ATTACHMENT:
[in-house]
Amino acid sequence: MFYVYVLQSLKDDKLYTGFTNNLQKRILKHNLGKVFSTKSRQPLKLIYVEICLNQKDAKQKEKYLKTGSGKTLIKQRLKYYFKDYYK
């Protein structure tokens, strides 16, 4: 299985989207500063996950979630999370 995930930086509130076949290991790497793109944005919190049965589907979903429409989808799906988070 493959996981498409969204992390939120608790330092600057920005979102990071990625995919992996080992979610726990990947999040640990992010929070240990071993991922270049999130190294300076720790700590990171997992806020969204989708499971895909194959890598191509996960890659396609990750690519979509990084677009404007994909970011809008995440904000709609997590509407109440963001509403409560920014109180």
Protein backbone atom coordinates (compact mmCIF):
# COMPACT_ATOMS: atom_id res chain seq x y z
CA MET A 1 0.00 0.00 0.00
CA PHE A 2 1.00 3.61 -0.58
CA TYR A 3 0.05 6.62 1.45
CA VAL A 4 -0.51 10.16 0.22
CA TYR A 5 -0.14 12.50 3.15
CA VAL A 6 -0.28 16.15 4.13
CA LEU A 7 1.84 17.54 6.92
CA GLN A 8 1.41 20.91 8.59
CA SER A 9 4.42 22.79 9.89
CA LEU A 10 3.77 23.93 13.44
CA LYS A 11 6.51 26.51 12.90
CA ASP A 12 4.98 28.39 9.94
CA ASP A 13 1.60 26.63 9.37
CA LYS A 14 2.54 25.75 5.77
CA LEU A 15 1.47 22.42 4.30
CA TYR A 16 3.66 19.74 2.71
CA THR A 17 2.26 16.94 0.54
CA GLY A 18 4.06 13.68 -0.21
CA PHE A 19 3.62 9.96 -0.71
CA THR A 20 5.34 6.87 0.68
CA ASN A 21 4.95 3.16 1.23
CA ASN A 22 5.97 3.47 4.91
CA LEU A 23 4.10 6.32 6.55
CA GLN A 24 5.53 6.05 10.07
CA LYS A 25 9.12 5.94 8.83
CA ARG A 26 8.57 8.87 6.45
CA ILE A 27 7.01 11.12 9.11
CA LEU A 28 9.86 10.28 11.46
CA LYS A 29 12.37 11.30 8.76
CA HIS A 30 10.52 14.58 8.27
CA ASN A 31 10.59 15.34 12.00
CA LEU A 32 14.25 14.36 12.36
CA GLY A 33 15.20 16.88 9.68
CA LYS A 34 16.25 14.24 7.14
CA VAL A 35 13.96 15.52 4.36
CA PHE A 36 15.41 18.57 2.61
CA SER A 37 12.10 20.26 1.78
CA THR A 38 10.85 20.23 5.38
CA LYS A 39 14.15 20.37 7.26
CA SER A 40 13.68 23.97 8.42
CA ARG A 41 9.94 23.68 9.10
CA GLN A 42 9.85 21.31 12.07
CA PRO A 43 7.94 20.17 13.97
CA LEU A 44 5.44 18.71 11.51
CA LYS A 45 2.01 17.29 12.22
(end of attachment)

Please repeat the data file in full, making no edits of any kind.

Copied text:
[in-house]
Amino acid sequence: MFYVYVLQSLKDDKLYTGFTNNLQKRILKHNLGKVFSTKSRQPLKLIYVEICLNQKDAKQKEKYLKTGSGKTLIKQRLKYYFKDYYK
């Protein structure tokens, strides 16, 4: 299985989207500063996950979630999370 995930930086509130076949290991790497793109944005919190049965589907979903429409989808799906988070 493959996981498409969204992390939120608790330092600057920005979102990071990625995919992996080992979610726990990947999040640990992010929070240990071993991922270049999130190294300076720790700590990171997992806020969204989708499971895909194959890598191509996960890659396609990750690519979509990084677009404007994909970011809008995440904000709609997590509407109440963001509403409560920014109180």
Protein backbone atom coordinates (compact mmCIF):
# COMPACT_ATOMS: atom_id res chain seq x y z
CA MET A 1 0.00 0.00 0.00
CA PHE A 2 1.00 3.61 -0.58
CA TYR A 3 0.05 6.62 1.45
CA VAL A 4 -0.51 10.16 0.22
CA TYR A 5 -0.14 12.50 3.15
CA VAL A 6 -0.28 16.15 4.13
CA LEU A 7 1.84 17.54 6.92
CA GLN A 8 1.41 20.91 8.59
CA SER A 9 4.42 22.79 9.89
CA LEU A 10 3.77 23.93 13.44
CA LYS A 11 6.51 26.51 12.90
CA ASP A 12 4.98 28.39 9.94
CA ASP A 13 1.60 26.63 9.37
CA LYS A 14 2.54 25.75 5.77
CA LEU A 15 1.47 22.42 4.30
CA TYR A 16 3.66 19.74 2.71
CA THR A 17 2.26 16.94 0.54
CA GLY A 18 4.06 13.68 -0.21
CA PHE A 19 3.62 9.96 -0.71
CA THR A 20 5.34 6.87 0.68
CA ASN A 21 4.95 3.16 1.23
CA ASN A 22 5.97 3.47 4.91
CA LEU A 23 4.10 6.32 6.55
CA GLN A 24 5.53 6.05 10.07
CA LYS A 25 9.12 5.94 8.83
CA ARG A 26 8.57 8.87 6.45
CA ILE A 27 7.01 11.12 9.11
CA LEU A 28 9.86 10.28 11.46
CA LYS A 29 12.37 11.30 8.76
CA HIS A 30 10.52 14.58 8.27
CA ASN A 31 10.59 15.34 12.00
CA LEU A 32 14.25 14.36 12.36
CA GLY A 33 15.20 16.88 9.68
CA LYS A 34 16.25 14.24 7.14
CA VAL A 35 13.96 15.52 4.36
CA PHE A 36 15.41 18.57 2.61
CA SER A 37 12.10 20.26 1.78
CA THR A 38 10.85 20.23 5.38
CA LYS A 39 14.15 20.37 7.26
CA SER A 40 13.68 23.97 8.42
CA ARG A 41 9.94 23.68 9.10
CA GLN A 42 9.85 21.31 12.07
CA PRO A 43 7.94 20.17 13.97
CA LEU A 44 5.44 18.71 11.51
CA LYS A 45 2.01 17.29 12.22